(taken from the article)
"Kenneth Westhues, who is a professor emeritus at the University of Waterloo, has studied workplace mobbing for about 20 years. "Workplace mobbing is about ganging up on a particular individual, towards eliminating that person from the workplace." Westhues notes even in an institution with many policies, rules and regulations, harassment still happens.

"Over the past few years I've gotten, I don't know, 50 to 100 inquiries from federal public servants many of them high level public servants, who say I have read your research on public mobbing and I think this has happened to me."

Westhues predicts most of the complaints are legitimate, but he doesn't think more rules or better legislation will solve the issues. In fact, he thinks managers need to use more common sense and victims need to know when to move on.

What I urge people to do is sit down with a piece of paper and write out, what are their resources, job security, tenure, how much money they have.and make a decision on the basis on realistic assessment.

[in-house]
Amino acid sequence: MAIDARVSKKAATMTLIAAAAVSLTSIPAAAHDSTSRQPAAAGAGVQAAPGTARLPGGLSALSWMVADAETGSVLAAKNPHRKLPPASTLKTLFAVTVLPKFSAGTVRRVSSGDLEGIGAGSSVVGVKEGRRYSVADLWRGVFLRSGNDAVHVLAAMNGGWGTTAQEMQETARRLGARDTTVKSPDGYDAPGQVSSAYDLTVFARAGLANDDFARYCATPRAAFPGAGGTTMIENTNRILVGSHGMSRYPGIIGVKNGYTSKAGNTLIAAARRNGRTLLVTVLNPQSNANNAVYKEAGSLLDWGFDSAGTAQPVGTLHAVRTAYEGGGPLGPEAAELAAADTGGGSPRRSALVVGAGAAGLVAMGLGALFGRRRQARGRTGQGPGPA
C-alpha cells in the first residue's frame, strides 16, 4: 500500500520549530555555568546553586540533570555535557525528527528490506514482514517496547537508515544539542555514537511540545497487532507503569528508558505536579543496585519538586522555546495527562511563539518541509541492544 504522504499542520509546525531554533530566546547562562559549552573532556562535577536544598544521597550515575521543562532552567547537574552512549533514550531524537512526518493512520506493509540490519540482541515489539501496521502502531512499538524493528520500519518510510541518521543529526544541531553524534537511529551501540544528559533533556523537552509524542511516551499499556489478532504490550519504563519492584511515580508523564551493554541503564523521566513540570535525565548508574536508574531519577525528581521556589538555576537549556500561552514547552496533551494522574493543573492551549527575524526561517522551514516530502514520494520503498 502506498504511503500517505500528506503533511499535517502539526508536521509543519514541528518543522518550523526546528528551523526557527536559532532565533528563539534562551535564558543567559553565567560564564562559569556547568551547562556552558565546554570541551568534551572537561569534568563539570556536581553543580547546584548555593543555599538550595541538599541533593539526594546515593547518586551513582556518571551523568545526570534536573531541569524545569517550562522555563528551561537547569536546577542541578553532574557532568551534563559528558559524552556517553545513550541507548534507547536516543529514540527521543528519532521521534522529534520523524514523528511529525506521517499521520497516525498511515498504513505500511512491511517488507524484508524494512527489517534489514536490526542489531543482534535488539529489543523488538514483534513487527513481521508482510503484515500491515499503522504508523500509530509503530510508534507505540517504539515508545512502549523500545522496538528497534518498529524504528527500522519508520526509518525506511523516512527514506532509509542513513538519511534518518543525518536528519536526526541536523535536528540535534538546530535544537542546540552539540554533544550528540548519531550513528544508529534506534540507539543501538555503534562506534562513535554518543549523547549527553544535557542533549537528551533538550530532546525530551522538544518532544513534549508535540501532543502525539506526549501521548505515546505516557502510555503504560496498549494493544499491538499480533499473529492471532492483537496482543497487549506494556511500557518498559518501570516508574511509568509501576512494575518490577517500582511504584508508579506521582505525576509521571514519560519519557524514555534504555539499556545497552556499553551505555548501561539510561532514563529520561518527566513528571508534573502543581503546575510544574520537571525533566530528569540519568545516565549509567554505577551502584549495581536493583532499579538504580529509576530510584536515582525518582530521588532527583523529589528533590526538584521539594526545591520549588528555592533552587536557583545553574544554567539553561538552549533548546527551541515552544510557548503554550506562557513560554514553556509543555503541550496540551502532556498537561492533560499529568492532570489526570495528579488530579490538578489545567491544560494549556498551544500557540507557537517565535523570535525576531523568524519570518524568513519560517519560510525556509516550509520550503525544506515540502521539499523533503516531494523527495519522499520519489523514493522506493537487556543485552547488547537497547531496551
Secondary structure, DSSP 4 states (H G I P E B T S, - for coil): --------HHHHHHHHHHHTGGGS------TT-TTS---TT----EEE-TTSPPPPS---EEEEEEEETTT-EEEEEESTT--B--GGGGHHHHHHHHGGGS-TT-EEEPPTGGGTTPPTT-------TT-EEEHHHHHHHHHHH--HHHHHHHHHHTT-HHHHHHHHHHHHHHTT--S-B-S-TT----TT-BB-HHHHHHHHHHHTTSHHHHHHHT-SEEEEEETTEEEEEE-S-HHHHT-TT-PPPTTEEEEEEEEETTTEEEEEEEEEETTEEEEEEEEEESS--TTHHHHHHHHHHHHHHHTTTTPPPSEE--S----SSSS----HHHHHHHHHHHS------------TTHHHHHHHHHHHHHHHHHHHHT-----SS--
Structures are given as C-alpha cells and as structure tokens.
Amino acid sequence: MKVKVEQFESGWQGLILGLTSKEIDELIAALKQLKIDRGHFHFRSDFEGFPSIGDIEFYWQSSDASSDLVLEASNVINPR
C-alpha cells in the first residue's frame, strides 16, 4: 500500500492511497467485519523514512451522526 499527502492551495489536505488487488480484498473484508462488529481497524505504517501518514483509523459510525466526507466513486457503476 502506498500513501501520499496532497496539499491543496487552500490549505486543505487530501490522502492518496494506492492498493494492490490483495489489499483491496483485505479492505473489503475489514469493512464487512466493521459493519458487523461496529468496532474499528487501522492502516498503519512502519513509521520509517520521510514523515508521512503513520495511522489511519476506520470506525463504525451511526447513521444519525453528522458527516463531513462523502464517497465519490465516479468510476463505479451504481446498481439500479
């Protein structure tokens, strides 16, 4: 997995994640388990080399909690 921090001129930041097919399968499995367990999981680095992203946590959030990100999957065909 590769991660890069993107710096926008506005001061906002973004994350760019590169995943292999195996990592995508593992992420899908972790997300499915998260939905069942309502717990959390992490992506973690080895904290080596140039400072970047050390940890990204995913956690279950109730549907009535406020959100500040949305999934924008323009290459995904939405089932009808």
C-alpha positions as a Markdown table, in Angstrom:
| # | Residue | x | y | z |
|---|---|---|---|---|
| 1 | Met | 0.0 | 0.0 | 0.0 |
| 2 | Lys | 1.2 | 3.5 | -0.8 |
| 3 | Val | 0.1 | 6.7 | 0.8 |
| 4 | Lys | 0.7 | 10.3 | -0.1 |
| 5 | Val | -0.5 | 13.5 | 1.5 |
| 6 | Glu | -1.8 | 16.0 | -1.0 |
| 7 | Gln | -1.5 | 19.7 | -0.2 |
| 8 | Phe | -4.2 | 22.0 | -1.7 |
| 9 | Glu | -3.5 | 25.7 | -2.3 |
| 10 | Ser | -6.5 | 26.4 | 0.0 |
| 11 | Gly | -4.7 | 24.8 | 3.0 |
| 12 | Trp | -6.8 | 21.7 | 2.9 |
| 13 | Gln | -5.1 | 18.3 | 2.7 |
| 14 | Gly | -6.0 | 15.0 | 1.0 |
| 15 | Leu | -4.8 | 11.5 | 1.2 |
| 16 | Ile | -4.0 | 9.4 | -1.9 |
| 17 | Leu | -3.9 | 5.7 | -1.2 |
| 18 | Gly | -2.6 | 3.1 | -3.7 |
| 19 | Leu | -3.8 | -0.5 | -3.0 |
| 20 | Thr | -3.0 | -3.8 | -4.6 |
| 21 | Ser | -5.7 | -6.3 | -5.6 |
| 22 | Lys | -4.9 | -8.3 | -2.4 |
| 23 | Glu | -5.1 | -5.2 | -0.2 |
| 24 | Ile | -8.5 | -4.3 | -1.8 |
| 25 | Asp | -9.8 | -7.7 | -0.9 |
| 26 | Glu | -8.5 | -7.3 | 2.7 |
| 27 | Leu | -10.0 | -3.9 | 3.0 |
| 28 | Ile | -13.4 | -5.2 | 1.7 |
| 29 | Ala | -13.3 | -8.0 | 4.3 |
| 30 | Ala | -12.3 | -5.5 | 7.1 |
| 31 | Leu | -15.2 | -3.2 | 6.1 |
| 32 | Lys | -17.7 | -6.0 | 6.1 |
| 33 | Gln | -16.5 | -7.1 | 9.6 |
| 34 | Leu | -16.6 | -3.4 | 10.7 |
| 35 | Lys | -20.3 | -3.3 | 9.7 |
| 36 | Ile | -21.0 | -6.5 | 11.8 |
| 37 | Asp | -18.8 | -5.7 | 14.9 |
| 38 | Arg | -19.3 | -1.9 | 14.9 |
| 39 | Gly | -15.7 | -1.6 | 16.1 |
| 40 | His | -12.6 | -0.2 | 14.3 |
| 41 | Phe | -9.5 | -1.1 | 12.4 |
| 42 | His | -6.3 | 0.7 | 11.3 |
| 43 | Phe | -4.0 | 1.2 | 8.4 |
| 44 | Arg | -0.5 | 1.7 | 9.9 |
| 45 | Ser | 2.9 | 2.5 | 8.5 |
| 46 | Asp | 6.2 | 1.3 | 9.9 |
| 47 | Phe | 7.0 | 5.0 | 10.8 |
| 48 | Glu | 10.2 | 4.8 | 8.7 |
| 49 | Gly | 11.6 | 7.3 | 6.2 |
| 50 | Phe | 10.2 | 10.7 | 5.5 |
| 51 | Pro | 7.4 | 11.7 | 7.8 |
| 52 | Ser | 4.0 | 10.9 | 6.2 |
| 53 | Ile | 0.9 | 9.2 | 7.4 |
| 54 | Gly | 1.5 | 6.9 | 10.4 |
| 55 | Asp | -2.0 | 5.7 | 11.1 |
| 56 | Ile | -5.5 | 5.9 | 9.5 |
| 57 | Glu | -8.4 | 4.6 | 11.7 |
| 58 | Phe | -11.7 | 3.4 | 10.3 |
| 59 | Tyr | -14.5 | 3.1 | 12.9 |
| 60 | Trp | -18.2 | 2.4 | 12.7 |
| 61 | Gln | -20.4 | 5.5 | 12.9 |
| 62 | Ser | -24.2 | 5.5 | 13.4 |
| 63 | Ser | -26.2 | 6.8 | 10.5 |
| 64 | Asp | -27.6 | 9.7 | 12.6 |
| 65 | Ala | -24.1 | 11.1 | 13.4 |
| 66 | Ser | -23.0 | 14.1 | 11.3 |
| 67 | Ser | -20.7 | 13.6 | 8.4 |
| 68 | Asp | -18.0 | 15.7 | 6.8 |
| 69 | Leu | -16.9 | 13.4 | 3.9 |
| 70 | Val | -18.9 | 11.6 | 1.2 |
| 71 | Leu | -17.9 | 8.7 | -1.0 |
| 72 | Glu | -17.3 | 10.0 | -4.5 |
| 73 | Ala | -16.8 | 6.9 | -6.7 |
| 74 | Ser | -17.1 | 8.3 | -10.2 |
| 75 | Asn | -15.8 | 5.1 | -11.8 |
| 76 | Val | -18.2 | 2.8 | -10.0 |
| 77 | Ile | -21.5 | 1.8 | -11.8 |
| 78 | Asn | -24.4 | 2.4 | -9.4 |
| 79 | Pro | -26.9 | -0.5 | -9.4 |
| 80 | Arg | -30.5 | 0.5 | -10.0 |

"By far the most common solution, pack up and get a different job. No shame in that."

(end of quote)

That's it? That's the best you can do? Back when we were kids, the only solution to schoolyard bullying was to fork over our lunch money or transfer schools if things got really out of hand. That's basically what this 'expert' is telling us to do. He further states that harassed employees are costing the average taxpayer when they attempt to fight back against their aggressors. Which is basically blaming the victim and akin to telling kids that if they're being beaten up for their lunch money, they should just learn to go without lunch.